Thursday, December 3, 2009

What Exactly Is The Federal Reserve?

The Federal Reserve or the "Fed", as it is more commonly known, was established in 1913.  It acts as the central banking system for the United States.  It is further divided into 12 district banks.

The Fed was created in order to accomplish the following: 

- conduct the management of the nation's money supply with the objective of price stabilization
- supervise banking institutions in order to ensure their soundness
- maintain stability of the financial system
- provide financial services to a variety of financial entities, such as banks and the United States

Sounds like they've done one hell of a GREAT JOB!

In fact, prior to the Fed's creation, consumer prices remained virtually stable.  Since 1913, the dollar has lost 97%, or so, of its value!  Our banks are a complete mess BECAUSE of The Fed and its utter mismangement of interest rates and creation of asset bubbles. Maintain stability of the FINANCIAL SYSTEM?  Uh-huh!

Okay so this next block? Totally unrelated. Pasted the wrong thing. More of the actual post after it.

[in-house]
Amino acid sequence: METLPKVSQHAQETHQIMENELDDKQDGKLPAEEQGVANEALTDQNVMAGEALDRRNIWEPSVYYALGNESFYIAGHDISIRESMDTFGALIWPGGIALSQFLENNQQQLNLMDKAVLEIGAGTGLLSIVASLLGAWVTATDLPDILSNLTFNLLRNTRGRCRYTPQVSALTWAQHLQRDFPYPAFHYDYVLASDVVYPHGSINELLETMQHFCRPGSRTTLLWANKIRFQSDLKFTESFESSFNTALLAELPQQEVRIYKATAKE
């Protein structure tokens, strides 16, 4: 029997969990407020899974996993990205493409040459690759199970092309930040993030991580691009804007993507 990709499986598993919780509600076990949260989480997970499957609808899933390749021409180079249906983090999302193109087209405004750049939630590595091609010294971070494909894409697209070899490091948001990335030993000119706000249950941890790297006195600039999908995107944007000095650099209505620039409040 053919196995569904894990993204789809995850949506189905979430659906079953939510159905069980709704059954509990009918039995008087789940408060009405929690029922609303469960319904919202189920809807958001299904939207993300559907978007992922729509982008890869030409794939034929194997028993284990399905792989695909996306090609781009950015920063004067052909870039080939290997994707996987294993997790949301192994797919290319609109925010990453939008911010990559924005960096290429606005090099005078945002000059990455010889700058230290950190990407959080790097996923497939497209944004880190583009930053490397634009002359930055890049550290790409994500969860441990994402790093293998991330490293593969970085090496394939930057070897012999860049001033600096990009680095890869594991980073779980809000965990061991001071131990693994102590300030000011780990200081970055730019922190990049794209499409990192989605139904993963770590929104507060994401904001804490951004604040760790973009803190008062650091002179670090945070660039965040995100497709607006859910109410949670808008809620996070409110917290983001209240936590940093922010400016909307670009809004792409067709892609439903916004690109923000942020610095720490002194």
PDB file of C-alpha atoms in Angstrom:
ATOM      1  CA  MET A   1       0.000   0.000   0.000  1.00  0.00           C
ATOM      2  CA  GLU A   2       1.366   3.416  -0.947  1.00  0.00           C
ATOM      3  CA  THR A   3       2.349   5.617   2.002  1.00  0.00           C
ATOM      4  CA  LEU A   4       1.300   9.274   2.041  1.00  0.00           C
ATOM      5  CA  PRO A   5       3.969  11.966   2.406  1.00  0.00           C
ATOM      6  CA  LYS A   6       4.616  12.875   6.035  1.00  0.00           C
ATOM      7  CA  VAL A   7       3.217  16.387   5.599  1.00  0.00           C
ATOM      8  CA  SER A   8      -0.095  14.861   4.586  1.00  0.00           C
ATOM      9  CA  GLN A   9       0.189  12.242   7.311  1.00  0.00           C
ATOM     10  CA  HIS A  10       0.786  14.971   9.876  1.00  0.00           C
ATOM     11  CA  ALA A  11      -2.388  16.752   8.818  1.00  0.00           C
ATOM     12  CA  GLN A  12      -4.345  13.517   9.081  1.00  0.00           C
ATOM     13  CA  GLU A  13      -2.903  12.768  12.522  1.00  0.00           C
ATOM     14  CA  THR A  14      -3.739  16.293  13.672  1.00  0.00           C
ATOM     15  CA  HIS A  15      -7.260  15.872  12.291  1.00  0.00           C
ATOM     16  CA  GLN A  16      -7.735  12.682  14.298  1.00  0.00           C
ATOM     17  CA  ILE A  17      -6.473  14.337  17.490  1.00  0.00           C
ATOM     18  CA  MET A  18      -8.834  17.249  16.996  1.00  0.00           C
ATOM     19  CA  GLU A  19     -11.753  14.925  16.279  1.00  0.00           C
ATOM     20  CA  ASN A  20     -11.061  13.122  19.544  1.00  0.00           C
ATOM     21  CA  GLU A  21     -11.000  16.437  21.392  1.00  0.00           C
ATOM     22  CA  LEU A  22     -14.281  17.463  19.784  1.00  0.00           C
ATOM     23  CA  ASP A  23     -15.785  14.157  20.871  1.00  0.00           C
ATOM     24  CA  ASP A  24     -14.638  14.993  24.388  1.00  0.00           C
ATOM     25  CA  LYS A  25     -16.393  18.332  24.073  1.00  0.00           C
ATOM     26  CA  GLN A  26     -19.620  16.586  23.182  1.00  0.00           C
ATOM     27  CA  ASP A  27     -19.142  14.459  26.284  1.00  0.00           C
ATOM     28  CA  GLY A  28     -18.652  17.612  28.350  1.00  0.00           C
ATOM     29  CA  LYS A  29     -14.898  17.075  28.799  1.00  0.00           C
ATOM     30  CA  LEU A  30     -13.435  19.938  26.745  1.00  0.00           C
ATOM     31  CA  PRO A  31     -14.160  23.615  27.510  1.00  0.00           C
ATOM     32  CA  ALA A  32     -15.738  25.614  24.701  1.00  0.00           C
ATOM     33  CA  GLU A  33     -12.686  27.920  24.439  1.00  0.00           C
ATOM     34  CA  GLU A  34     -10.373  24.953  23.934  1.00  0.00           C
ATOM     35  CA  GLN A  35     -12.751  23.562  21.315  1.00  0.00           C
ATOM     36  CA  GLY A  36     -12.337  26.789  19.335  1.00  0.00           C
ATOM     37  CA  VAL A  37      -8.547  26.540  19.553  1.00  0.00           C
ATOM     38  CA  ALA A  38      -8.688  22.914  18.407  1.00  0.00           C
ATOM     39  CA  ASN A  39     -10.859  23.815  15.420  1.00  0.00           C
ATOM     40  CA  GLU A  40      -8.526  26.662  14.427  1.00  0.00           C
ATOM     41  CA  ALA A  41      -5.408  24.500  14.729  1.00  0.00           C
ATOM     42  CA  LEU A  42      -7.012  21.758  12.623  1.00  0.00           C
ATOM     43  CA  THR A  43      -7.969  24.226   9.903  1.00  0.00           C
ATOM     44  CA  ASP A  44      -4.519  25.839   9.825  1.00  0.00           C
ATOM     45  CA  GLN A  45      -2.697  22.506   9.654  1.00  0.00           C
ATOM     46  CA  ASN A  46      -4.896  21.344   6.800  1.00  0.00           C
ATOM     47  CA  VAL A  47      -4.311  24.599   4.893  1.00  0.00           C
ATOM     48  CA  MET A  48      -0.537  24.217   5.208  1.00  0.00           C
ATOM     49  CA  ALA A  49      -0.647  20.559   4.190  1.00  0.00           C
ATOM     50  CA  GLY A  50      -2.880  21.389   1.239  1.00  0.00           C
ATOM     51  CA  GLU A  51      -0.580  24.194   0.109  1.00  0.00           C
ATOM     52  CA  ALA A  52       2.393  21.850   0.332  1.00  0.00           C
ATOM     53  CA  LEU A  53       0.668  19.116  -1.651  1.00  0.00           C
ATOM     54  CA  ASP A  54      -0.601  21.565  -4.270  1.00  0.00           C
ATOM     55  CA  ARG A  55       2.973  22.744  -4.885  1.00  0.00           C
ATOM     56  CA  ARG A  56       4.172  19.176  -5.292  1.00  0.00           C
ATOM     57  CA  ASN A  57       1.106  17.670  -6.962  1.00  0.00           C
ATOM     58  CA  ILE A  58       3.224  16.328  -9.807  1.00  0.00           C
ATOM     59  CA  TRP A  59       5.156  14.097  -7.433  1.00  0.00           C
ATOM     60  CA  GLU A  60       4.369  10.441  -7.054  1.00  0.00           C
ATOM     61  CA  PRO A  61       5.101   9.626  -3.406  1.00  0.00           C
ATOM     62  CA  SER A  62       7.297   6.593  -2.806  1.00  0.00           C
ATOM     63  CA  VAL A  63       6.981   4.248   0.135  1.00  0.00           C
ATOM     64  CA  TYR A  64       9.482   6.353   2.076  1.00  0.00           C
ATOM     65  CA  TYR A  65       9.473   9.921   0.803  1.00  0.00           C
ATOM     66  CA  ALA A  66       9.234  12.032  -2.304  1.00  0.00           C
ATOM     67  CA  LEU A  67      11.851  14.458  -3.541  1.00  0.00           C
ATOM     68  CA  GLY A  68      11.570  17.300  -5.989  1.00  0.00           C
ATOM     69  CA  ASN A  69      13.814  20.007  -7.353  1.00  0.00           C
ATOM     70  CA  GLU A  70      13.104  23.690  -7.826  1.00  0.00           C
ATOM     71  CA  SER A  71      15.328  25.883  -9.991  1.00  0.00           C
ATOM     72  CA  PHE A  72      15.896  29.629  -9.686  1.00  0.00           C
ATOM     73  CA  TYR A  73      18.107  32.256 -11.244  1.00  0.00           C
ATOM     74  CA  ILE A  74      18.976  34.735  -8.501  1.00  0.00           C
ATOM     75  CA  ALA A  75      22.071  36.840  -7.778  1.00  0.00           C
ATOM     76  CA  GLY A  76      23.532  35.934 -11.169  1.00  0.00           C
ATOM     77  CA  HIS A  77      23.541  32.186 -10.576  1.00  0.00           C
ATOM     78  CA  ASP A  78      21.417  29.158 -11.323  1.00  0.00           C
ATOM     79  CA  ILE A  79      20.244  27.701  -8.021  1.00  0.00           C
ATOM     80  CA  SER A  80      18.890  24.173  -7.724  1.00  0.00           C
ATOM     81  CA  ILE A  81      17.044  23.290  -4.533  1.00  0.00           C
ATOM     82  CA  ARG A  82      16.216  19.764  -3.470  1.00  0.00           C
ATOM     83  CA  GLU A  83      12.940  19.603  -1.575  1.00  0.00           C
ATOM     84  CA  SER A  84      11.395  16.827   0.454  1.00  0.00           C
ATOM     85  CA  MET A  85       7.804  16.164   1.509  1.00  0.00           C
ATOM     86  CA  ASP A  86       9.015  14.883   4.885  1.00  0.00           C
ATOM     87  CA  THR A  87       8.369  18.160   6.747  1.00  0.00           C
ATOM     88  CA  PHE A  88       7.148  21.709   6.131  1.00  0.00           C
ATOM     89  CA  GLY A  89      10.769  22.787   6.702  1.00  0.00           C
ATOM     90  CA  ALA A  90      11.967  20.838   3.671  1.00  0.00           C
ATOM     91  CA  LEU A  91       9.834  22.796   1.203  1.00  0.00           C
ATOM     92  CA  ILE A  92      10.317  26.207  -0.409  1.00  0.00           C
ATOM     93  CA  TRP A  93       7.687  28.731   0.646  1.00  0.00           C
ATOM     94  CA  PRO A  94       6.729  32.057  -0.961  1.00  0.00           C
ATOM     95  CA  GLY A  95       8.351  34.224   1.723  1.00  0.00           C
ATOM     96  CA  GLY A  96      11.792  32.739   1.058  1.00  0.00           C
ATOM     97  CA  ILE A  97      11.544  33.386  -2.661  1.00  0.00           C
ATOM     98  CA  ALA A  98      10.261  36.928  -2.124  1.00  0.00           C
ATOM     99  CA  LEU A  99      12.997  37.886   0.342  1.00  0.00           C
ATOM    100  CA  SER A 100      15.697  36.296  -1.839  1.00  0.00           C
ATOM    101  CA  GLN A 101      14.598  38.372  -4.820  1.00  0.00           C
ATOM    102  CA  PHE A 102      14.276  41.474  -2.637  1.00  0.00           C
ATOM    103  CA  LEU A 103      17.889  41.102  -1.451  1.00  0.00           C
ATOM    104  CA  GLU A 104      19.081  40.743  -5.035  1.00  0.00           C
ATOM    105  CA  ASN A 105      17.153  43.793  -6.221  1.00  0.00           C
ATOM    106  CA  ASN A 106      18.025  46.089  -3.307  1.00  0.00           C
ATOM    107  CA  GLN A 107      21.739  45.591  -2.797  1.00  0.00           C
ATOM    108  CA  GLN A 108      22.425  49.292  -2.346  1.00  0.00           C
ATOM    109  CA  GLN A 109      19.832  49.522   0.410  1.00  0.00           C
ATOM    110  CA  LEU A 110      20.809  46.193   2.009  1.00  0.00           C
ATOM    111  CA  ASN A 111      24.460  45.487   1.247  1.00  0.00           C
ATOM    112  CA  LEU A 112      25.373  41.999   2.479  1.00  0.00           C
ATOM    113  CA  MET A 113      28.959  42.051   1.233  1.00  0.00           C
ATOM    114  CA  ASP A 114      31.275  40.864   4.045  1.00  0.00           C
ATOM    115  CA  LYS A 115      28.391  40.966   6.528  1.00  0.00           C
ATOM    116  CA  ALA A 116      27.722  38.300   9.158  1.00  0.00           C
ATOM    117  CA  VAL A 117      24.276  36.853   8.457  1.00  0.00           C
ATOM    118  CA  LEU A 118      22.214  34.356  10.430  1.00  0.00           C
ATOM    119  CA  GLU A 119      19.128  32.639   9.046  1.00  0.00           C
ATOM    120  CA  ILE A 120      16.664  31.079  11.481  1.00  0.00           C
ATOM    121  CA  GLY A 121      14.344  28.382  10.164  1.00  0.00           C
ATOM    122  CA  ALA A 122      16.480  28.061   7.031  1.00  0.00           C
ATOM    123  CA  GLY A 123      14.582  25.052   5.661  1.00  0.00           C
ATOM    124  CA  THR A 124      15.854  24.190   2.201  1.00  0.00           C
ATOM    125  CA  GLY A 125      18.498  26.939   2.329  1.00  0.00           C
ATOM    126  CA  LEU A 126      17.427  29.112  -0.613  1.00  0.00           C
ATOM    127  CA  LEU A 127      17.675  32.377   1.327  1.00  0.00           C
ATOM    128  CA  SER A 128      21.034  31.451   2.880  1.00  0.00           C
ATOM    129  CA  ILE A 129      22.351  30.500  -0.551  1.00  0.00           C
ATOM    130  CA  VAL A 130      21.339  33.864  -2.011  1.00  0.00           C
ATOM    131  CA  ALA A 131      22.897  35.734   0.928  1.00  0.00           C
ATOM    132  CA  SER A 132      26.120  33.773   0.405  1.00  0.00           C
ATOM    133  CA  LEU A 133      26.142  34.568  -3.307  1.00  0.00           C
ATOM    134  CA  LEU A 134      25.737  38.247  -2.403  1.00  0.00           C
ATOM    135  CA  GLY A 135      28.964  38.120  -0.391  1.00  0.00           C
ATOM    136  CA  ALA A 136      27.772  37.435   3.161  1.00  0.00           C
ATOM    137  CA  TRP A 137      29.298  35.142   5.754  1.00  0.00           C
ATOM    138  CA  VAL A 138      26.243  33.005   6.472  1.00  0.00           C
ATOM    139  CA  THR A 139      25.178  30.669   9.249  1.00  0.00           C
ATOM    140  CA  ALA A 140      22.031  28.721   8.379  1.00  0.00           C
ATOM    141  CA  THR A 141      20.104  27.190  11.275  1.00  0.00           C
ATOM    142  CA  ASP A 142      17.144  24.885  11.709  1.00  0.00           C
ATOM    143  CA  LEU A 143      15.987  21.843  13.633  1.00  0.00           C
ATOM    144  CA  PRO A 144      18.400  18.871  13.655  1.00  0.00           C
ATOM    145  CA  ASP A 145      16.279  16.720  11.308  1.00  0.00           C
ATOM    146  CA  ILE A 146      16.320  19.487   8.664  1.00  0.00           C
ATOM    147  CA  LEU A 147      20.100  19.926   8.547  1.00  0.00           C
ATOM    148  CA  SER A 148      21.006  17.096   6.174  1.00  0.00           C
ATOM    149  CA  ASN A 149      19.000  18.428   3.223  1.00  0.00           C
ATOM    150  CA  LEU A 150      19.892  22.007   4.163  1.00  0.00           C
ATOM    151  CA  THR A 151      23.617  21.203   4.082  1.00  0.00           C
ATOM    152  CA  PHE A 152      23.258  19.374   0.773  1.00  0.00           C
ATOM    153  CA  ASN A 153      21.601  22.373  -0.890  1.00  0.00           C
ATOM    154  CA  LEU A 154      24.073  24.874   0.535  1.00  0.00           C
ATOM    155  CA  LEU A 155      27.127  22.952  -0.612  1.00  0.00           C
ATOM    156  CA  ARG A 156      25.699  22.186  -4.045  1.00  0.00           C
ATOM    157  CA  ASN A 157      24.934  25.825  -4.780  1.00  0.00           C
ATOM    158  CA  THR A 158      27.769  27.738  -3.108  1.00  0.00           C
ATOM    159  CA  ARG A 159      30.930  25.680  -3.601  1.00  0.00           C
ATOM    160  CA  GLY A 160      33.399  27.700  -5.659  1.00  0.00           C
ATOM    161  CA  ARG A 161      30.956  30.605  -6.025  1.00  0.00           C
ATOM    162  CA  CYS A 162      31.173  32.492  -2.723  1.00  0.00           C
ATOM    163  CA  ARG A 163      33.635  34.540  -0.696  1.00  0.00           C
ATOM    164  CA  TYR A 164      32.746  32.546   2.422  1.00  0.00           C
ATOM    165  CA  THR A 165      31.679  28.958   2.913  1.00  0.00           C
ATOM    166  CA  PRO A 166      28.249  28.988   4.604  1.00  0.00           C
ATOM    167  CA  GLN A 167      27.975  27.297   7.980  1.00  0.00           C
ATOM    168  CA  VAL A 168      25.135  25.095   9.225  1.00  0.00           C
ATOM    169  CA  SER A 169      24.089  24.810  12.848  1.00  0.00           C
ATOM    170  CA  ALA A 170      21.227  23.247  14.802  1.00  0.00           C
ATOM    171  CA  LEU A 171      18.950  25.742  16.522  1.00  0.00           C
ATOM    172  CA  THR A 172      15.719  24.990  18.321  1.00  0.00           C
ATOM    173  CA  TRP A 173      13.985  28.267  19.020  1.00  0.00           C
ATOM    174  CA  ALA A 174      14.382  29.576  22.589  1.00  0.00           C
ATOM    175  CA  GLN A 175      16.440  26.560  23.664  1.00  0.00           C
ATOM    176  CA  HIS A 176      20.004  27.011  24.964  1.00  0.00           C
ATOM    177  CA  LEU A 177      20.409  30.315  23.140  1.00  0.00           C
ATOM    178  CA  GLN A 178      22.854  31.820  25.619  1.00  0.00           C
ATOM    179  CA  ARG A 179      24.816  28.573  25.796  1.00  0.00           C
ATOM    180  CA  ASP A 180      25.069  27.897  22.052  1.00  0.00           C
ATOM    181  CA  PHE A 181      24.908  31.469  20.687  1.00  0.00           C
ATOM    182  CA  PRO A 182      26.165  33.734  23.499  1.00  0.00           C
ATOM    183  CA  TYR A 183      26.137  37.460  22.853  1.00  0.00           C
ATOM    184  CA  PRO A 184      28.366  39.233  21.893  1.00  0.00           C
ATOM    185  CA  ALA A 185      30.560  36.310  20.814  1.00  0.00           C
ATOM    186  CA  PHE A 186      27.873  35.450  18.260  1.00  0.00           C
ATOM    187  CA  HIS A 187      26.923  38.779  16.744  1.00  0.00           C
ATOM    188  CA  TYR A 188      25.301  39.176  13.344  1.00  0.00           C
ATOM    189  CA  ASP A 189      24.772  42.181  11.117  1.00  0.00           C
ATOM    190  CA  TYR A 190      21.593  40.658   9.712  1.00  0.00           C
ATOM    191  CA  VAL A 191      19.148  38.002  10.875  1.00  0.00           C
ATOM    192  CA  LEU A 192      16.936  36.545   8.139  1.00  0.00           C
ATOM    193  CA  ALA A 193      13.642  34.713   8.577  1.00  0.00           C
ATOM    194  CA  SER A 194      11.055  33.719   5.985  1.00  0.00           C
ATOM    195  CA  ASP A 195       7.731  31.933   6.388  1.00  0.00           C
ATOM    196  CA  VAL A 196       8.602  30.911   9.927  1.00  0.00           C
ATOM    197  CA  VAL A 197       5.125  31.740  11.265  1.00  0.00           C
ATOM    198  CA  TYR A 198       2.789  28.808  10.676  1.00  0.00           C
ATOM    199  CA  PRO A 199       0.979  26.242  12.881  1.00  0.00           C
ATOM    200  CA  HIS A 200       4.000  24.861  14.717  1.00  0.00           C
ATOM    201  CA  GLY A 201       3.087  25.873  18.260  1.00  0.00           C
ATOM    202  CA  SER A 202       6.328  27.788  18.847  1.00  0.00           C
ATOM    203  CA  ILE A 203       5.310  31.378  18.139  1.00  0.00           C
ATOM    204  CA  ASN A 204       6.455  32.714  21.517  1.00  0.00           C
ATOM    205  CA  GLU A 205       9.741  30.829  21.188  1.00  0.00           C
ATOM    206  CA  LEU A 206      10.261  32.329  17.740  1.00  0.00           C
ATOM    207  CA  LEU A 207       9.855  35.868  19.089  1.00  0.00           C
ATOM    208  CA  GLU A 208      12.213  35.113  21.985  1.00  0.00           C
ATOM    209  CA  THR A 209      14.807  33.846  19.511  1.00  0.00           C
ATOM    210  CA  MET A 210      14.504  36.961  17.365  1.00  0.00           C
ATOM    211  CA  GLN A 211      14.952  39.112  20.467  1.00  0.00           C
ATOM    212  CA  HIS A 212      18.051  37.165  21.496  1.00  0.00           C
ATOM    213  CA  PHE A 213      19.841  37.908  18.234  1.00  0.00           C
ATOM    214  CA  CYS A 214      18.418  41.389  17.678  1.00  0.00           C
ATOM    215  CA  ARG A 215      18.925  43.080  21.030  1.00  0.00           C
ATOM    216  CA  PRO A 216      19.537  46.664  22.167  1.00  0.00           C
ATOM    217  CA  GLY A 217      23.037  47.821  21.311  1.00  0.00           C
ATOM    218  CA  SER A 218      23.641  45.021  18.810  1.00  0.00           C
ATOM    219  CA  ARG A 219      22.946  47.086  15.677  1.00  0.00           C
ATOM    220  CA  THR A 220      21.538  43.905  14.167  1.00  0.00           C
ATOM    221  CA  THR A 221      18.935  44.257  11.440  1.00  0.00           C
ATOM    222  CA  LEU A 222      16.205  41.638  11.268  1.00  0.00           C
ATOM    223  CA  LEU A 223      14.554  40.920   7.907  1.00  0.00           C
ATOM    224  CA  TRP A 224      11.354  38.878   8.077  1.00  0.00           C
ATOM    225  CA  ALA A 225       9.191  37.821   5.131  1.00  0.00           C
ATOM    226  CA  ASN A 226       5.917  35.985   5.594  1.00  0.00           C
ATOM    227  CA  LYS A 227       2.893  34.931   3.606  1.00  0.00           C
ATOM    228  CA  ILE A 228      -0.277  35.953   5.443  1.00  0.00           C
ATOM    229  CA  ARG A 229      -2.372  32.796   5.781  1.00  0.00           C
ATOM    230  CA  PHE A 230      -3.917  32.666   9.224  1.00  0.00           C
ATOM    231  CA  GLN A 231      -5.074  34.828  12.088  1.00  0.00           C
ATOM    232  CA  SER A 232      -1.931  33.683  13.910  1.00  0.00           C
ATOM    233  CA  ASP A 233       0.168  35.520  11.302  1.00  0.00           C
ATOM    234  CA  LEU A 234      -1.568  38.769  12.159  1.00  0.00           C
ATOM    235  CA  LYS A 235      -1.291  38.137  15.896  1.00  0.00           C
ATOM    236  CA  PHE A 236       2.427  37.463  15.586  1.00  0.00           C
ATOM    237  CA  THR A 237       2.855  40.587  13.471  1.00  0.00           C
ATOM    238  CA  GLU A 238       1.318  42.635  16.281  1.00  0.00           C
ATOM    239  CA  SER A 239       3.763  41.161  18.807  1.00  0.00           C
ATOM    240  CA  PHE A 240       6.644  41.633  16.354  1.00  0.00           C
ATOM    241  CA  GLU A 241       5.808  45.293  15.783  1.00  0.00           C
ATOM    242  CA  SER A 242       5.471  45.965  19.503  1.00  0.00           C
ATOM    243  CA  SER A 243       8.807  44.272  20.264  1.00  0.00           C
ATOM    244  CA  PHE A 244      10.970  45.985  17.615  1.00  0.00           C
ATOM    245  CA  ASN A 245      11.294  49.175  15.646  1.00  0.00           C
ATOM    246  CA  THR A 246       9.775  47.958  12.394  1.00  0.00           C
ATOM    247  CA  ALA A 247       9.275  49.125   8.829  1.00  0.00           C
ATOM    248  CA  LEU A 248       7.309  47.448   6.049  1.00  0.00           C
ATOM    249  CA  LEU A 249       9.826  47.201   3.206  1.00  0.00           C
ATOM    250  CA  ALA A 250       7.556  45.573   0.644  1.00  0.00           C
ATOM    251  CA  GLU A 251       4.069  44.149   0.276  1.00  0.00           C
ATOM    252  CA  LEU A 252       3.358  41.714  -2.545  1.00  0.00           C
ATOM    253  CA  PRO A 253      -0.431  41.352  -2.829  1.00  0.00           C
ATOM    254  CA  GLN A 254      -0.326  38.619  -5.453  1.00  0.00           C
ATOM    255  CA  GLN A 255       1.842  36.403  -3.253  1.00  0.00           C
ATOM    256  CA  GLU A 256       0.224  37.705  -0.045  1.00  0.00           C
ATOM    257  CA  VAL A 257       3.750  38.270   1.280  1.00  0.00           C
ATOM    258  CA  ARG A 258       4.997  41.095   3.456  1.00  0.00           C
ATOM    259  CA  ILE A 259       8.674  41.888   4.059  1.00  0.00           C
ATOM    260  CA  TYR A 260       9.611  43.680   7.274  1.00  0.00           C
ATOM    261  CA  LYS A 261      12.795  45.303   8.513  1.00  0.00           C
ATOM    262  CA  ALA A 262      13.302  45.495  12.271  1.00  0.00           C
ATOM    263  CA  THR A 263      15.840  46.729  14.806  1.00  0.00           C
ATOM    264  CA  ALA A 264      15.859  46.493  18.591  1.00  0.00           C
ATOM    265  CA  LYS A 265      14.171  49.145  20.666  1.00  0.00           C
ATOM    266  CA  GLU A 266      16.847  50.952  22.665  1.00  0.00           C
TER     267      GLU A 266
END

What most people DON'T realize, is that the Federal Reserve is very likely privately owned.  Now, in fairness, I can't prove this because the Fed is shrouded behind an incredible cloak of secrecy.  But, it CAN be proven that its 12 district banks are, as was the case in 1982, when a judge ruled so in  "John L. Williams vs United States of America".  So, it's logical to conclude that the Fed itself is privately owned.

The owners of the FED are believed to include some powerful entities, such as Goldman Sachs (GS).  Isn't it a wee bit coincidental that employees of this firm are constantly given senior government positions, like head of the Treasury, while departing senior government advisors are given lucrative positions at GS?